By Brad Courtney

“Prescott has five churches and two school buildings, 18 saloons, two breweries, a City Marshal, is the Capital of the Territory, county seat of Yavapai, and is soon to be lighted with gas,” read the Miner on March 10, 1882. The “City Marshal” listed here as one of Prescott’s sources of pride was James Dodson.

It’s fascinating how some Wild West characters became legends— Wild Bill Hickok, Wyatt Earp, Bat Masterson and a host of others—while others, perhaps worthier, did not. Dime story novelists and hagiographers were often the means to this end, but they were conspicuously absent in Old West Prescott during the 1870s and ‘80s, even though Prescott’s place in Western history is vital.

James Dodson’s life, a substantial portion of which was lived in Prescott, is the stuff of legends, yet he’s never listed as one of the great men of the West. Yet, he was the right man at the right time for early Prescott and Whiskey Row, and was revered as such while living and working in Prescott.

James Dodson served as deputy sheriff, city marshal or chief of police, and even tax collector between the years 1877 and 1890. Those years coincided with an era of relative law and order, as well as growth and prosperity for Prescott.

The Miner said of him: “Politically he differs with the MINER, but in sense of duty is in perfect accordance. Through his firmness Prescott is saved many riotous scenes. James is genial and kind in his everyday intercourse with his fellow man, but when it comes to duty he knows no one, and in this particular he is a perfect brick.”

Another report stressed that he made “bad characters understand there is a God in Israel.”

Much of the hope for the future of young Prescott was entrusted to Dodson. For thirteen years, Prescottonians and Whiskey Row regulars stood behind him like school children being shielded from playground bullies.

Because of Dodson—who “seldom permitted a row to ripen”—Prescott never became as continually lawless as some other frontier towns such as Deadwood or Dodge City. But make no mistake, Prescott hosted just as many if not more dubious characters. Young Prescott was a whiskey and gambling town. That combination eventually attracted shady personalities and germinated trouble.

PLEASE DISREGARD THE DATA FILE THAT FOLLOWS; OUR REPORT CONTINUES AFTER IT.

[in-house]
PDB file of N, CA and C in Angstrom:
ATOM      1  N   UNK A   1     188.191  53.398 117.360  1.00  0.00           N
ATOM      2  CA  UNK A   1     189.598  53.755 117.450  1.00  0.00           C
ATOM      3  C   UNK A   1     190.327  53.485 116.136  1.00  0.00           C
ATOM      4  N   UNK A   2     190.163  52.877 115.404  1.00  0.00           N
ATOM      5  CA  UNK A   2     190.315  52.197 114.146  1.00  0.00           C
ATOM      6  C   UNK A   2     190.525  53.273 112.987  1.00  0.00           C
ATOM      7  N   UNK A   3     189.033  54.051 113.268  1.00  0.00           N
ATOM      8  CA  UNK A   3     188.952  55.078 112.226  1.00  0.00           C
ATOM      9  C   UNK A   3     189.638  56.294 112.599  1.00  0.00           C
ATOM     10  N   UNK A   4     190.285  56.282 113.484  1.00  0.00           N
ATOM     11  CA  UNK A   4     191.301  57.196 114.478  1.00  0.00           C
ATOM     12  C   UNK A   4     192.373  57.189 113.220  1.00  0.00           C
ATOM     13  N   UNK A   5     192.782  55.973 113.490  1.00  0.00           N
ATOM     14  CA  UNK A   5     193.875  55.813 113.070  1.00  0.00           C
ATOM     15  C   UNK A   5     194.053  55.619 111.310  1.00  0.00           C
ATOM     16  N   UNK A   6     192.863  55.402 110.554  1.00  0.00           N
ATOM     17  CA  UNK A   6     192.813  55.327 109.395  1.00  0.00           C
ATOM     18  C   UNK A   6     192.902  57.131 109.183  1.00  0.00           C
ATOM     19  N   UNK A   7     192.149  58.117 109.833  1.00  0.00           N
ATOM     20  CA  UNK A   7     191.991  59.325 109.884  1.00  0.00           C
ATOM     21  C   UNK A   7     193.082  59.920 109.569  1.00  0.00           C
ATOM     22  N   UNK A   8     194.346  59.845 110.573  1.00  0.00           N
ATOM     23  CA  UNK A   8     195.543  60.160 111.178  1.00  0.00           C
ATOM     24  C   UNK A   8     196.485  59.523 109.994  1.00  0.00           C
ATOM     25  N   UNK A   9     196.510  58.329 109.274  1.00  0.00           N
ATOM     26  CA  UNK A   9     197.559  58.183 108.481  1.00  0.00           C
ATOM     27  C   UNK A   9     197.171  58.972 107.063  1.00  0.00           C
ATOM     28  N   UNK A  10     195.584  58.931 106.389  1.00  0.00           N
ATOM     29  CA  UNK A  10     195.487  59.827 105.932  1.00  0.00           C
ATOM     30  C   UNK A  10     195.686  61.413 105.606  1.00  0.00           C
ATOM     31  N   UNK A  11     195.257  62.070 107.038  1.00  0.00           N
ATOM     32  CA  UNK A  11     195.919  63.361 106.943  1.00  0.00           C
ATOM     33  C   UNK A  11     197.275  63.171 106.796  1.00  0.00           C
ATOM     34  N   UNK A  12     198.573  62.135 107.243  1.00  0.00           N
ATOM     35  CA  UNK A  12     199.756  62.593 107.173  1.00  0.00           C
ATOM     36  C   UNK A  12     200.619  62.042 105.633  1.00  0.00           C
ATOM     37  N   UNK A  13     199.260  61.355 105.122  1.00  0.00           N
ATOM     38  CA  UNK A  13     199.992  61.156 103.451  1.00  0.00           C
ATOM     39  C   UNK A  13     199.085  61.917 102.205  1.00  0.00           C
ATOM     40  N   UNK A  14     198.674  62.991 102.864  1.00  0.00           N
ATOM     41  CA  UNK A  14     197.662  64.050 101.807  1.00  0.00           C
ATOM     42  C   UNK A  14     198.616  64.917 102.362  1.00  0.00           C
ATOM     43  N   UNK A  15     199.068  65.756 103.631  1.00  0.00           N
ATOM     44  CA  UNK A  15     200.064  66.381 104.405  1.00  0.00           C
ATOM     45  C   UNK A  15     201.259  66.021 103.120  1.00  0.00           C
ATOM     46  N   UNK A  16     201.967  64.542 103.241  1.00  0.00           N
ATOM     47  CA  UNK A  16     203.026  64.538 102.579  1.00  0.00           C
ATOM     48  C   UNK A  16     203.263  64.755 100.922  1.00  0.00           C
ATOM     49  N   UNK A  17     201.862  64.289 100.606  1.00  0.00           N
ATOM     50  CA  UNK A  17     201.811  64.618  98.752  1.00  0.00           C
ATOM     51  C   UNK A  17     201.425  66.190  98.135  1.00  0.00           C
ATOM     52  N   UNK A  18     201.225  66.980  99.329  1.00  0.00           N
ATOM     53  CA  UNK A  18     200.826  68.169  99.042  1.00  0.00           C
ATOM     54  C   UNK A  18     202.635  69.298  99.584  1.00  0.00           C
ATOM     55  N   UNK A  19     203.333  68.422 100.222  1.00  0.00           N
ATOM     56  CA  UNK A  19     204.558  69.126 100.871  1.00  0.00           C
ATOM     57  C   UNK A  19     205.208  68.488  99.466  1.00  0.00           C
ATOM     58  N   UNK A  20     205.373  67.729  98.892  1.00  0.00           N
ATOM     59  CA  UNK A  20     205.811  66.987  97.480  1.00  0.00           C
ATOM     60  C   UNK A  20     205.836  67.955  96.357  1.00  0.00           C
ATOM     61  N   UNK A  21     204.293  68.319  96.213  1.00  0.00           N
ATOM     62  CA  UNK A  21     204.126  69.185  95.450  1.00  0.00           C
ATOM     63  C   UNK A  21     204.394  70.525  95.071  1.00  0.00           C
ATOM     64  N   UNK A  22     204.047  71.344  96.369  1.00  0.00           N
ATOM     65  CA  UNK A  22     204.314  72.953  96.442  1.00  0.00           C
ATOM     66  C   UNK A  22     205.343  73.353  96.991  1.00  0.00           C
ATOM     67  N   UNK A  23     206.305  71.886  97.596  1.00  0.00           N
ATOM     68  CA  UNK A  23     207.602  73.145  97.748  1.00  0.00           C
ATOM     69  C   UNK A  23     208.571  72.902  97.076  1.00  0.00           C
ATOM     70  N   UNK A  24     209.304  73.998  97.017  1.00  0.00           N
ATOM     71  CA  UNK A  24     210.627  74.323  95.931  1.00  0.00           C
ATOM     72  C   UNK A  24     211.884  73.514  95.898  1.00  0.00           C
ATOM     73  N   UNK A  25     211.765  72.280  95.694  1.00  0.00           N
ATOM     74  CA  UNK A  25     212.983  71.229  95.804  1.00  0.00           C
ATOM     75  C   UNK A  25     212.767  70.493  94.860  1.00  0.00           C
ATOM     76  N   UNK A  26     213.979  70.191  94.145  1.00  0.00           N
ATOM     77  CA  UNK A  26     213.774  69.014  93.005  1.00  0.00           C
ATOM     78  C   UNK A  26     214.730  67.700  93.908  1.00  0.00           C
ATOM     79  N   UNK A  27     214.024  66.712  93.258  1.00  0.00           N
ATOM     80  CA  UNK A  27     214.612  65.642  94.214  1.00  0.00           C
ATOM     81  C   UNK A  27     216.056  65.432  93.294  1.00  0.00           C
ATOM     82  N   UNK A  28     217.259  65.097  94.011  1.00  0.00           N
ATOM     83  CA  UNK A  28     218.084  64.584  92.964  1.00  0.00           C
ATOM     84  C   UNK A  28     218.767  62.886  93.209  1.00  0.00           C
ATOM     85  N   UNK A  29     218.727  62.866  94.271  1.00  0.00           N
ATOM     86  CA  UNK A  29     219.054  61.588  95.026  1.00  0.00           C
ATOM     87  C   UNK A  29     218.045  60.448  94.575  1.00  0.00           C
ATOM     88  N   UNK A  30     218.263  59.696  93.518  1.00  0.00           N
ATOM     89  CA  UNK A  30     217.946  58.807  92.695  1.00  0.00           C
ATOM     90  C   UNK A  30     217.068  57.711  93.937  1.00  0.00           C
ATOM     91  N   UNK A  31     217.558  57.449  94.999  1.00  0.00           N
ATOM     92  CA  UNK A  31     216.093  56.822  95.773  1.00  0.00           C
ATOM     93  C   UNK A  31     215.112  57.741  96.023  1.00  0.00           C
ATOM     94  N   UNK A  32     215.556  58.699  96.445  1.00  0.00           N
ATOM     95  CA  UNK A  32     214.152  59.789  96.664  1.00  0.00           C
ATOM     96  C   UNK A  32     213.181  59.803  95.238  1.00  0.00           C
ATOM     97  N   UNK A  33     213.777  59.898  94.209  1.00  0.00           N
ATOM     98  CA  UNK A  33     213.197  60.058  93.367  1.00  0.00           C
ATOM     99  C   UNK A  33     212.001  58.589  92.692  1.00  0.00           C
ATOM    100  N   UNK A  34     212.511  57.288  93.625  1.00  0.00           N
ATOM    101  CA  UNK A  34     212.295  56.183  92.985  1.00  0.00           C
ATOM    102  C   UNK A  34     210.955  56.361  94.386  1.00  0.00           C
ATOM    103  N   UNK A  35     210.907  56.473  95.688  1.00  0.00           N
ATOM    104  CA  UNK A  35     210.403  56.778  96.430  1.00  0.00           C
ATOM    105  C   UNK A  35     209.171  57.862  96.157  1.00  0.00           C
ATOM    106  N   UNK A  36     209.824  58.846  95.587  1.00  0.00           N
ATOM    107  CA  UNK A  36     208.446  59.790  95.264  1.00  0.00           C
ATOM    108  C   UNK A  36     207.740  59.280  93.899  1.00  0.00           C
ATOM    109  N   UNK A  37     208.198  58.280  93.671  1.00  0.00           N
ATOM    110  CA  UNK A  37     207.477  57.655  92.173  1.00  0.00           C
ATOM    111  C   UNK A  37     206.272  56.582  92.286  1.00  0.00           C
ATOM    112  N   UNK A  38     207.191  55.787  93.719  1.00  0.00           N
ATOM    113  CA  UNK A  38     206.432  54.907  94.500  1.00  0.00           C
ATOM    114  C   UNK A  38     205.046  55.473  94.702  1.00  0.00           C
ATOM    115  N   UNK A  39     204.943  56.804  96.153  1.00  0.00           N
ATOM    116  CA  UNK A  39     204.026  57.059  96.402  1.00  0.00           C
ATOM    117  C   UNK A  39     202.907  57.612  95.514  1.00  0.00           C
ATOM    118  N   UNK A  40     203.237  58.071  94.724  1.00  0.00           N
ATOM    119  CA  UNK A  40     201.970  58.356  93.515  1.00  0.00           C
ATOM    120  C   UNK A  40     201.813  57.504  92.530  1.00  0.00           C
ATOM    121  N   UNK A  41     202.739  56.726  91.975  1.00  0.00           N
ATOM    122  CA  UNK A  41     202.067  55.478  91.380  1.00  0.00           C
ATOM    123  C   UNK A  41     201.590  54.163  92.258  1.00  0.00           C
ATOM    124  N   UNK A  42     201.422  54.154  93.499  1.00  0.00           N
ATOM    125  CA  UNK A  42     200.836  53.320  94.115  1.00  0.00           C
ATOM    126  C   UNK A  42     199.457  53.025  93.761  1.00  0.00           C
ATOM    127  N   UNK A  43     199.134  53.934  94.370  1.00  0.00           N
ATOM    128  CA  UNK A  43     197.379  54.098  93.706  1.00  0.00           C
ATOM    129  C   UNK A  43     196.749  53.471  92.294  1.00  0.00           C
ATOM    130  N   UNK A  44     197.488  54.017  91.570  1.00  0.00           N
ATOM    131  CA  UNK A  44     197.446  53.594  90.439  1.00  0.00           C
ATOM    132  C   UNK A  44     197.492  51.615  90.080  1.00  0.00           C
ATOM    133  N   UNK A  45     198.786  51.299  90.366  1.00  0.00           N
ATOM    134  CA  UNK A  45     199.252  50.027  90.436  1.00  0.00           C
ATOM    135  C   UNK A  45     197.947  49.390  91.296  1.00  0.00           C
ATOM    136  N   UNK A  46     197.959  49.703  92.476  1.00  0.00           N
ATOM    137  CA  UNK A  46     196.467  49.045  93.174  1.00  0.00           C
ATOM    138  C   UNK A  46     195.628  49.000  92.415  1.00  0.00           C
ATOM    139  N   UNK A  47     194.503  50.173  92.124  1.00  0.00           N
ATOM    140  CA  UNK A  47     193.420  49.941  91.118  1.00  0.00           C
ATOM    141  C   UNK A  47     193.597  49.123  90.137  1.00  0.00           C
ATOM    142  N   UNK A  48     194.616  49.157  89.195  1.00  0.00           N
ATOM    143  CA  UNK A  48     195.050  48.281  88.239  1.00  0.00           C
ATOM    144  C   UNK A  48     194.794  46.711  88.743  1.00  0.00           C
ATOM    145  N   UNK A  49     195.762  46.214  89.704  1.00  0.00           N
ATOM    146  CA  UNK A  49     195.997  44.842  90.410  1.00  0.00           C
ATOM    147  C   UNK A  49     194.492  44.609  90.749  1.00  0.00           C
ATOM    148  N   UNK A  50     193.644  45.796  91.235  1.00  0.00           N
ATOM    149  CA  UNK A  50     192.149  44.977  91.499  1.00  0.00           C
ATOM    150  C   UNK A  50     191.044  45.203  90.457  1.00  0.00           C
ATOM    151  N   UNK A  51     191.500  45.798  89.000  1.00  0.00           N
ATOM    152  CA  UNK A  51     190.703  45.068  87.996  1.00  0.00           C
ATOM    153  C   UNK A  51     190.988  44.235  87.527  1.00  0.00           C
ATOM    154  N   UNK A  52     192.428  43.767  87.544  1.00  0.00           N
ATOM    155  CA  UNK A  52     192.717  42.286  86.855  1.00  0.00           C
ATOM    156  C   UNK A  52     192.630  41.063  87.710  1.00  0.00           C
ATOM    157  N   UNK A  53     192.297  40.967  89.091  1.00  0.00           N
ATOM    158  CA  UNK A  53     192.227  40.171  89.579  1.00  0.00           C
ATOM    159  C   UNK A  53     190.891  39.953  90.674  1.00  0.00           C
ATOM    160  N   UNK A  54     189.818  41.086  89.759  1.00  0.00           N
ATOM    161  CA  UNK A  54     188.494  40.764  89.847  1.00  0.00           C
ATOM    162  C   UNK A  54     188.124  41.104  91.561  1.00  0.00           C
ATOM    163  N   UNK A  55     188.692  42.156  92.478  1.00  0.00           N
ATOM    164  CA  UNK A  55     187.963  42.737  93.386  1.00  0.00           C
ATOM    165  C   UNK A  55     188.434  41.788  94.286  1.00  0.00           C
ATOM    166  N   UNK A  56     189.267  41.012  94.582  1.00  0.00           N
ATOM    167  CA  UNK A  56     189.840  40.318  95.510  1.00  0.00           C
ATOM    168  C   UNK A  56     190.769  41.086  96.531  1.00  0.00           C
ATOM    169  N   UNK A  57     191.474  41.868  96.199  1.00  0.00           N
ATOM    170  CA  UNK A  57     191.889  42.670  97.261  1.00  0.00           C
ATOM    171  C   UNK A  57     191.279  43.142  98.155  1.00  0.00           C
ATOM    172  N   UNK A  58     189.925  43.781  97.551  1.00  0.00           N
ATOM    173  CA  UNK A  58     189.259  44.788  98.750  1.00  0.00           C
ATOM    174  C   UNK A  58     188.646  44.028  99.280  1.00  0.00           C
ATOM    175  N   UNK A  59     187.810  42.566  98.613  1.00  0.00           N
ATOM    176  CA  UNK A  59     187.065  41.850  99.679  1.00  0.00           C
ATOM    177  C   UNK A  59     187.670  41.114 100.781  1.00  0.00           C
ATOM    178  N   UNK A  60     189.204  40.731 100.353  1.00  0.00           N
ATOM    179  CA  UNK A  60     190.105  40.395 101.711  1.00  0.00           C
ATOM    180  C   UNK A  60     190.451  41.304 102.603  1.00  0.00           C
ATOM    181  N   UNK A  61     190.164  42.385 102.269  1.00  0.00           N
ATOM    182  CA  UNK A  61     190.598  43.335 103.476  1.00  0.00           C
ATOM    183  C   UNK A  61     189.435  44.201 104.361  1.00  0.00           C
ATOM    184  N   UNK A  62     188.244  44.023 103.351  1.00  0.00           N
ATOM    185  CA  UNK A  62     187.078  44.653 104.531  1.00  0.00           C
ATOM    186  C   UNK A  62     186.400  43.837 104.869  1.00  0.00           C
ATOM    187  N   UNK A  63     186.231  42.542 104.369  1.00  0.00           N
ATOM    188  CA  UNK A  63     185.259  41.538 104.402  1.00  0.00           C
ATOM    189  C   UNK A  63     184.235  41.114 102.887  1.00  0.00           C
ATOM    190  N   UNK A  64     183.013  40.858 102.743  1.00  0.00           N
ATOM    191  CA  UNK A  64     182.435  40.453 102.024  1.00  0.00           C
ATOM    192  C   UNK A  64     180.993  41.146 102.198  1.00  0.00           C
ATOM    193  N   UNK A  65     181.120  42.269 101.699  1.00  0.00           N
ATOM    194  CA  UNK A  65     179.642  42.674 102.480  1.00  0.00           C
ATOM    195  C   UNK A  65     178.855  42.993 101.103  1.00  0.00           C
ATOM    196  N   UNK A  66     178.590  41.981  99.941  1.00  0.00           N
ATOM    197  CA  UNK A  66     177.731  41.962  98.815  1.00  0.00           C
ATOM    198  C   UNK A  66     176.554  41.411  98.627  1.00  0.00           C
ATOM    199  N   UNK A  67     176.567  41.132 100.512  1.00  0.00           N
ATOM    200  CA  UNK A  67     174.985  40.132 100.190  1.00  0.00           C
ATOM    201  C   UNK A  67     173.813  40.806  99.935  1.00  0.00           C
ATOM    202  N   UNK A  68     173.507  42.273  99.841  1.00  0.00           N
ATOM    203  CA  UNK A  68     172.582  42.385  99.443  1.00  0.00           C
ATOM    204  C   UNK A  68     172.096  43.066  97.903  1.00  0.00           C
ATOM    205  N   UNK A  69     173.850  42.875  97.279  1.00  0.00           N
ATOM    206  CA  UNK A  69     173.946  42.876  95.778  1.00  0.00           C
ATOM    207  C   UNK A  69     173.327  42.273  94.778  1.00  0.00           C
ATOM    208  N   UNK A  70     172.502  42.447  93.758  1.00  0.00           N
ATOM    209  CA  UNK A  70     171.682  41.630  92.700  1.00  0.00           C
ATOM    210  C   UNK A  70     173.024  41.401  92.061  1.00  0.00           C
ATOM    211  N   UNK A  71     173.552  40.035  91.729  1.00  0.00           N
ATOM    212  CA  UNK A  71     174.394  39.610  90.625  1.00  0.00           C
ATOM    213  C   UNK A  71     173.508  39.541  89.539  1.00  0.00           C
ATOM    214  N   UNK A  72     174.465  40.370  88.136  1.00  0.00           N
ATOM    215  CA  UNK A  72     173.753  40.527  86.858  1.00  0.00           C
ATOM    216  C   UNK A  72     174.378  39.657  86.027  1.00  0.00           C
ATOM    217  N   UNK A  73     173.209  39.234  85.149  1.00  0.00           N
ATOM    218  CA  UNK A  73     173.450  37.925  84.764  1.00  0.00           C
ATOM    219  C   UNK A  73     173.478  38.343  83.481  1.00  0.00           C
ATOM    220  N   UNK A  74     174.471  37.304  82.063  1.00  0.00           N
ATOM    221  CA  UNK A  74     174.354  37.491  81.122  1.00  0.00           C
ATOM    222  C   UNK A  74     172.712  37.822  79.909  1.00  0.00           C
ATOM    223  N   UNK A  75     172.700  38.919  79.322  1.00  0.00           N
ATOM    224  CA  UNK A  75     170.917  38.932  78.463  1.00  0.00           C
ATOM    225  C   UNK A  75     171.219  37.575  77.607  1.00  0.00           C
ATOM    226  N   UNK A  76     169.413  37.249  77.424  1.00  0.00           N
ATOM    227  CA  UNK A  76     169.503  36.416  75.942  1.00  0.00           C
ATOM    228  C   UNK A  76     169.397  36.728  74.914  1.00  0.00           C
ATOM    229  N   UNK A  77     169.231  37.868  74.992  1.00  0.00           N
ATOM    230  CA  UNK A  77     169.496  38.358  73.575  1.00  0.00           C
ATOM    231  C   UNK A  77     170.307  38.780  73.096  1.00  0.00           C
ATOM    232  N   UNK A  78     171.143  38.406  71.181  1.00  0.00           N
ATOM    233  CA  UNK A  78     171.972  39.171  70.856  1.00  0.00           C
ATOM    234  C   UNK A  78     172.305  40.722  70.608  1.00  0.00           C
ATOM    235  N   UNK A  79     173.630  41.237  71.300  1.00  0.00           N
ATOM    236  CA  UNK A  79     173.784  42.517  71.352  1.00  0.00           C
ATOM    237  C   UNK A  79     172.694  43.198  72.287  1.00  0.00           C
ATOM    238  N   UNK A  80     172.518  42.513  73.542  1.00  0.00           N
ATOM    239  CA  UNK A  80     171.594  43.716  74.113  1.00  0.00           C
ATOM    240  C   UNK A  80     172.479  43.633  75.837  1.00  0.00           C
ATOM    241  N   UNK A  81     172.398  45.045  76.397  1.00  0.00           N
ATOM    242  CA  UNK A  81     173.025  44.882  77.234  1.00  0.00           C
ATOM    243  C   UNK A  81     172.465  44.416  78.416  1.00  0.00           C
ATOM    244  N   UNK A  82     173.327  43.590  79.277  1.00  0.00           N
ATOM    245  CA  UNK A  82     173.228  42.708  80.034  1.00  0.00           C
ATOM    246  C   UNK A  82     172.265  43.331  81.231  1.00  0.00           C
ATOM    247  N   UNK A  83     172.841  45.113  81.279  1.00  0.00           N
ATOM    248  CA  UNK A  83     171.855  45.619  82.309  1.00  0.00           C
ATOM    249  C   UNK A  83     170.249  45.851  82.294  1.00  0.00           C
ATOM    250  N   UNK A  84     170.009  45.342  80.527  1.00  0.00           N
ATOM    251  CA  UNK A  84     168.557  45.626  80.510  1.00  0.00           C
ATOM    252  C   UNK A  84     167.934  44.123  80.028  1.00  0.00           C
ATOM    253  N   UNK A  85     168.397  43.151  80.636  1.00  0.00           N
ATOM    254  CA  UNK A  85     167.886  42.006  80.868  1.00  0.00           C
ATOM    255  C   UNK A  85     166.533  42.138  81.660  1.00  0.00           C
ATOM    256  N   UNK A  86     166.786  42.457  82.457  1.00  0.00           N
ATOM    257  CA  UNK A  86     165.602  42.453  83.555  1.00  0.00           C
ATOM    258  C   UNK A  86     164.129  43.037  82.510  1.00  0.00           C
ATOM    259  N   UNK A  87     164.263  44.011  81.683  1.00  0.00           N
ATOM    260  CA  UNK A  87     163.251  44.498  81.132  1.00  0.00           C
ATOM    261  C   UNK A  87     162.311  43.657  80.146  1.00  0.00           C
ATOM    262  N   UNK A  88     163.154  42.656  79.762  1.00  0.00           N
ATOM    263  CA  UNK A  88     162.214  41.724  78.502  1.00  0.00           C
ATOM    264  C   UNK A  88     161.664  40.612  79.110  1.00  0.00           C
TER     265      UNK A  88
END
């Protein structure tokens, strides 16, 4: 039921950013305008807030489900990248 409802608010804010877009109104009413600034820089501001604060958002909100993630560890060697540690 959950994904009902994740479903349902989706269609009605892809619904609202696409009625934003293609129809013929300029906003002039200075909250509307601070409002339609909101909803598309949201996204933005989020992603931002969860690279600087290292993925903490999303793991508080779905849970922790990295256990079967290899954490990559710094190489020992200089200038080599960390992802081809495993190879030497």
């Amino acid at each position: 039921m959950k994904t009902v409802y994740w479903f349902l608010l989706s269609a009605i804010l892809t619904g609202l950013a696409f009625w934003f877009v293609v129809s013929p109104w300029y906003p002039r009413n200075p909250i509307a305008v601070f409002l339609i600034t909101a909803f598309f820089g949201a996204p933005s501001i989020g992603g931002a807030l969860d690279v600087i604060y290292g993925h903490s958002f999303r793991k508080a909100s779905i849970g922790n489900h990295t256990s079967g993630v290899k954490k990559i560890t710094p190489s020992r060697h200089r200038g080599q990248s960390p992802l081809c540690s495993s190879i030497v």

Dodson’s life before Prescott was extraordinary in itself. For starters, Dodson family history validates that he was the great-grandson of folk hero Daniel Boone.

Dodson grew up in Clay County, Missouri, and was the childhood friend of future outlaw icons Frank and Jesse James. Dodson told a close friend that the sawed-off .45 Colt revolver he carried while fulfilling his duties in Prescott was a present from the James boys’ sister, Susan, given to her by Jesse to tote in her dress pocket for protection. On his belt was a silver-sheathed, pearl-handled Bowie knife. Dodson used both articles on more than one occasion along Whiskey Row to enforce law.

During the Civil War, he joined the infamous, pro-Confederate Quantrill’s Raiders, riding and bushwhacking with them along the Missouri-Kansas border. By the time Dodson accepted positions of law enforcement in Prescott, however, if he’d ever known racial prejudice in his life, as he surely did, he certainly overcame it when he served in Prescott. He protected those of different ethnicity as vigorously as those of his own race.

The Old West of the 1870s and ‘80s was a time when chiefs of police, sheriffs and marshals didn’t delegate deputies to quell situations threatening the peace while remaining out of harm’s way. They went to the scene themselves, and often alone. Dodson almost always chose the latter course of action.

By 1881, Dodson was the hero of Prescott and the source of stories of gallantry and triumph that people loved to hear. In late November of that year Dodson was seen walking Prescott’s streets with a bandaged hand. Upon seeing this, a zealous young Miner reporter ran up to him asking how he’d come to be so injured. The fledgling reporter was chagrined to learn that Dodson’s injury came by a clumsy accident: “such is the fate of a poor orphan struggling to make his mark in the journalistic world.”

Brad Courtney is a Prescott historian and the author of “Prescott’s Original Row.” This article is a preview of a presentation he will make at the Fourteenth Annual Western History Symposium that will be held at the Prescott Centennial Center on August 5th. The Symposium is co-sponsored by the Sharlot Hall Museum and the Prescott Corral and is open to the public free of charge. For more details, call the Museum at 445-3122 or visit the sponsors’ websites at www.sharlot.org and www.prescottcorral.org.

 

“Days Past” is a collaborative project of the Sharlot Hall Museum and the Prescott Corral of Westerners International (www.prescottcorral.org). This and other Days Past articles are also available at www.sharlot.org/library-archives/days-past. The public is encouraged to submit proposed articles to dayspastshmcourier@gmail.com. Please contact SHM Library & Archives reference desk at 928-445-3122 Ext. 14, or via email at dayspastshmcourier@gmail.com for information.